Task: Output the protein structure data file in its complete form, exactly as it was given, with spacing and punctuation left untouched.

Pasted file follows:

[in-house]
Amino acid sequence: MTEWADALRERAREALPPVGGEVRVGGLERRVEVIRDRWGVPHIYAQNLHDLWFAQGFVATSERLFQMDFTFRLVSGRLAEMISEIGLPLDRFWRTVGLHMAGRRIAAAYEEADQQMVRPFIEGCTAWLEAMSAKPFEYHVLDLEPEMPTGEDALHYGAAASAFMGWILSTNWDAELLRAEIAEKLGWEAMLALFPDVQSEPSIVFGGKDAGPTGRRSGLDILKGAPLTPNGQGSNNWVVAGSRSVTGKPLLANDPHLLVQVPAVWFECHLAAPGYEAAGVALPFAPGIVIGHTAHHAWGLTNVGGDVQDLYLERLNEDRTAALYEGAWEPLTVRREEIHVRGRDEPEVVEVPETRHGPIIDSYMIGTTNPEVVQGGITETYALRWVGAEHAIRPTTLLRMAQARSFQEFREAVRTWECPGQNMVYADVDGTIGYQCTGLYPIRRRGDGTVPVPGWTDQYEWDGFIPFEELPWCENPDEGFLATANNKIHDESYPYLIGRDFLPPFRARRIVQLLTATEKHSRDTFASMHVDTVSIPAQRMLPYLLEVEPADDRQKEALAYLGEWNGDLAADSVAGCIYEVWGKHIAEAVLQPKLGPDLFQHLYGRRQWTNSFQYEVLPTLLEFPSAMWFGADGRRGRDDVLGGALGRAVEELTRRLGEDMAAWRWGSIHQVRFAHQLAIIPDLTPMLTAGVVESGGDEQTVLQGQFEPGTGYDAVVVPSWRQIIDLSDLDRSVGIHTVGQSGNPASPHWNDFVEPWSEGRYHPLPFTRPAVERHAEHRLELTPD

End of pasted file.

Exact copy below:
[in-house]
Amino acid sequence: MTEWADALRERAREALPPVGGEVRVGGLERRVEVIRDRWGVPHIYAQNLHDLWFAQGFVATSERLFQMDFTFRLVSGRLAEMISEIGLPLDRFWRTVGLHMAGRRIAAAYEEADQQMVRPFIEGCTAWLEAMSAKPFEYHVLDLEPEMPTGEDALHYGAAASAFMGWILSTNWDAELLRAEIAEKLGWEAMLALFPDVQSEPSIVFGGKDAGPTGRRSGLDILKGAPLTPNGQGSNNWVVAGSRSVTGKPLLANDPHLLVQVPAVWFECHLAAPGYEAAGVALPFAPGIVIGHTAHHAWGLTNVGGDVQDLYLERLNEDRTAALYEGAWEPLTVRREEIHVRGRDEPEVVEVPETRHGPIIDSYMIGTTNPEVVQGGITETYALRWVGAEHAIRPTTLLRMAQARSFQEFREAVRTWECPGQNMVYADVDGTIGYQCTGLYPIRRRGDGTVPVPGWTDQYEWDGFIPFEELPWCENPDEGFLATANNKIHDESYPYLIGRDFLPPFRARRIVQLLTATEKHSRDTFASMHVDTVSIPAQRMLPYLLEVEPADDRQKEALAYLGEWNGDLAADSVAGCIYEVWGKHIAEAVLQPKLGPDLFQHLYGRRQWTNSFQYEVLPTLLEFPSAMWFGADGRRGRDDVLGGALGRAVEELTRRLGEDMAAWRWGSIHQVRFAHQLAIIPDLTPMLTAGVVESGGDEQTVLQGQFEPGTGYDAVVVPSWRQIIDLSDLDRSVGIHTVGQSGNPASPHWNDFVEPWSEGRYHPLPFTRPAVERHAEHRLELTPD